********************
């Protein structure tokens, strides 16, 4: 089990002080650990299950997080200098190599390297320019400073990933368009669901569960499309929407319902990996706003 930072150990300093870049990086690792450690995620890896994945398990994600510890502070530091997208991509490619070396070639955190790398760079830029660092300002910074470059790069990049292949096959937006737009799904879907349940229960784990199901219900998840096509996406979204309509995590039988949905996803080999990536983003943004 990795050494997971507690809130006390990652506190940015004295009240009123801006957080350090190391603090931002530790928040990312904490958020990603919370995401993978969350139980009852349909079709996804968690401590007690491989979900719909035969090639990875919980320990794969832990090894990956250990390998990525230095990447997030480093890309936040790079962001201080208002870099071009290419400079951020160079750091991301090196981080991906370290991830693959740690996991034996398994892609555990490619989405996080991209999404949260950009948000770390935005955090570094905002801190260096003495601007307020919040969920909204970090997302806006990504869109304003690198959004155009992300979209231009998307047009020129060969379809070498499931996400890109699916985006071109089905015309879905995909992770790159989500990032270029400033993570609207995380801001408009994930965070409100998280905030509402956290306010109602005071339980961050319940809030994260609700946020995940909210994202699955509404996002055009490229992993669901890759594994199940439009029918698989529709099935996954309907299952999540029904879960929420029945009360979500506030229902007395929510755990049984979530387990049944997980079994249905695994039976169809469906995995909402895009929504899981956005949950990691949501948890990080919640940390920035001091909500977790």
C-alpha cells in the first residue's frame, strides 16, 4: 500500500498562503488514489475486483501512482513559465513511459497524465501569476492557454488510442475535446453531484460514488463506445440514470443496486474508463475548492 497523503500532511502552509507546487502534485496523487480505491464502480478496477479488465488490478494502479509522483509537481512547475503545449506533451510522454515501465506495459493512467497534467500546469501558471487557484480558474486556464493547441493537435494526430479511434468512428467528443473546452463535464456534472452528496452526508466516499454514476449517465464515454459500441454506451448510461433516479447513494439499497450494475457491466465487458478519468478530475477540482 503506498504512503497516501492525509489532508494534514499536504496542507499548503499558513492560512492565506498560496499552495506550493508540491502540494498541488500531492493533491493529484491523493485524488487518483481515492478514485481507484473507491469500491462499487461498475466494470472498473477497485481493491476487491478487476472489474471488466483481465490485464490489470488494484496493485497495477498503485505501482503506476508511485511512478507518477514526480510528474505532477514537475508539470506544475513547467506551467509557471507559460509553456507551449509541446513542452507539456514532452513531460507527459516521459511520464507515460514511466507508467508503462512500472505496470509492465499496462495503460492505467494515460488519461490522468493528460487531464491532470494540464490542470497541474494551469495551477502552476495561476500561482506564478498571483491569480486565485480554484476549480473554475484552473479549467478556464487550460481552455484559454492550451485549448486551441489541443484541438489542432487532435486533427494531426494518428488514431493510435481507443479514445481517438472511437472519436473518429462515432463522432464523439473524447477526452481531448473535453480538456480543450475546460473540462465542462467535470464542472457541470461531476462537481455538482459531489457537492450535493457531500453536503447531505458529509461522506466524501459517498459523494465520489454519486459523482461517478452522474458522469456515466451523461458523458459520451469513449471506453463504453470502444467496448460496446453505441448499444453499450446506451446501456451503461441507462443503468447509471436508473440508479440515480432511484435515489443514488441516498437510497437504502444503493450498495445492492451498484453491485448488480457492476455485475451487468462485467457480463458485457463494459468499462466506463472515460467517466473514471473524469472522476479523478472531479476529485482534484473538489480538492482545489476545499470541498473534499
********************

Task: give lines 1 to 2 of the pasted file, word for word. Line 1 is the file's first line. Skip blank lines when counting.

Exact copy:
């Protein structure tokens, strides 16, 4: 089990002080650990299950997080200098190599390297320019400073990933368009669901569960499309929407319902990996706003 930072150990300093870049990086690792450690995620890896994945398990994600510890502070530091997208991509490619070396070639955190790398760079830029660092300002910074470059790069990049292949096959937006737009799904879907349940229960784990199901219900998840096509996406979204309509995590039988949905996803080999990536983003943004 990795050494997971507690809130006390990652506190940015004295009240009123801006957080350090190391603090931002530790928040990312904490958020990603919370995401993978969350139980009852349909079709996804968690401590007690491989979900719909035969090639990875919980320990794969832990090894990956250990390998990525230095990447997030480093890309936040790079962001201080208002870099071009290419400079951020160079750091991301090196981080991906370290991830693959740690996991034996398994892609555990490619989405996080991209999404949260950009948000770390935005955090570094905002801190260096003495601007307020919040969920909204970090997302806006990504869109304003690198959004155009992300979209231009998307047009020129060969379809070498499931996400890109699916985006071109089905015309879905995909992770790159989500990032270029400033993570609207995380801001408009994930965070409100998280905030509402956290306010109602005071339980961050319940809030994260609700946020995940909210994202699955509404996002055009490229992993669901890759594994199940439009029918698989529709099935996954309907299952999540029904879960929420029945009360979500506030229902007395929510755990049984979530387990049944997980079994249905695994039976169809469906995995909402895009929504899981956005949950990691949501948890990080919640940390920035001091909500977790």
C-alpha cells in the first residue's frame, strides 16, 4: 500500500498562503488514489475486483501512482513559465513511459497524465501569476492557454488510442475535446453531484460514488463506445440514470443496486474508463475548492 497523503500532511502552509507546487502534485496523487480505491464502480478496477479488465488490478494502479509522483509537481512547475503545449506533451510522454515501465506495459493512467497534467500546469501558471487557484480558474486556464493547441493537435494526430479511434468512428467528443473546452463535464456534472452528496452526508466516499454514476449517465464515454459500441454506451448510461433516479447513494439499497450494475457491466465487458478519468478530475477540482 503506498504512503497516501492525509489532508494534514499536504496542507499548503499558513492560512492565506498560496499552495506550493508540491502540494498541488500531492493533491493529484491523493485524488487518483481515492478514485481507484473507491469500491462499487461498475466494470472498473477497485481493491476487491478487476472489474471488466483481465490485464490489470488494484496493485497495477498503485505501482503506476508511485511512478507518477514526480510528474505532477514537475508539470506544475513547467506551467509557471507559460509553456507551449509541446513542452507539456514532452513531460507527459516521459511520464507515460514511466507508467508503462512500472505496470509492465499496462495503460492505467494515460488519461490522468493528460487531464491532470494540464490542470497541474494551469495551477502552476495561476500561482506564478498571483491569480486565485480554484476549480473554475484552473479549467478556464487550460481552455484559454492550451485549448486551441489541443484541438489542432487532435486533427494531426494518428488514431493510435481507443479514445481517438472511437472519436473518429462515432463522432464523439473524447477526452481531448473535453480538456480543450475546460473540462465542462467535470464542472457541470461531476462537481455538482459531489457537492450535493457531500453536503447531505458529509461522506466524501459517498459523494465520489454519486459523482461517478452522474458522469456515466451523461458523458459520451469513449471506453463504453470502444467496448460496446453505441448499444453499450446506451446501456451503461441507462443503468447509471436508473440508479440515480432511484435515489443514488441516498437510497437504502444503493450498495445492492451498484453491485448488480457492476455485475451487468462485467457480463458485457463494459468499462466506463472515460467517466473514471473524469472522476479523478472531479476529485482534484473538489480538492482545489476545499470541498473534499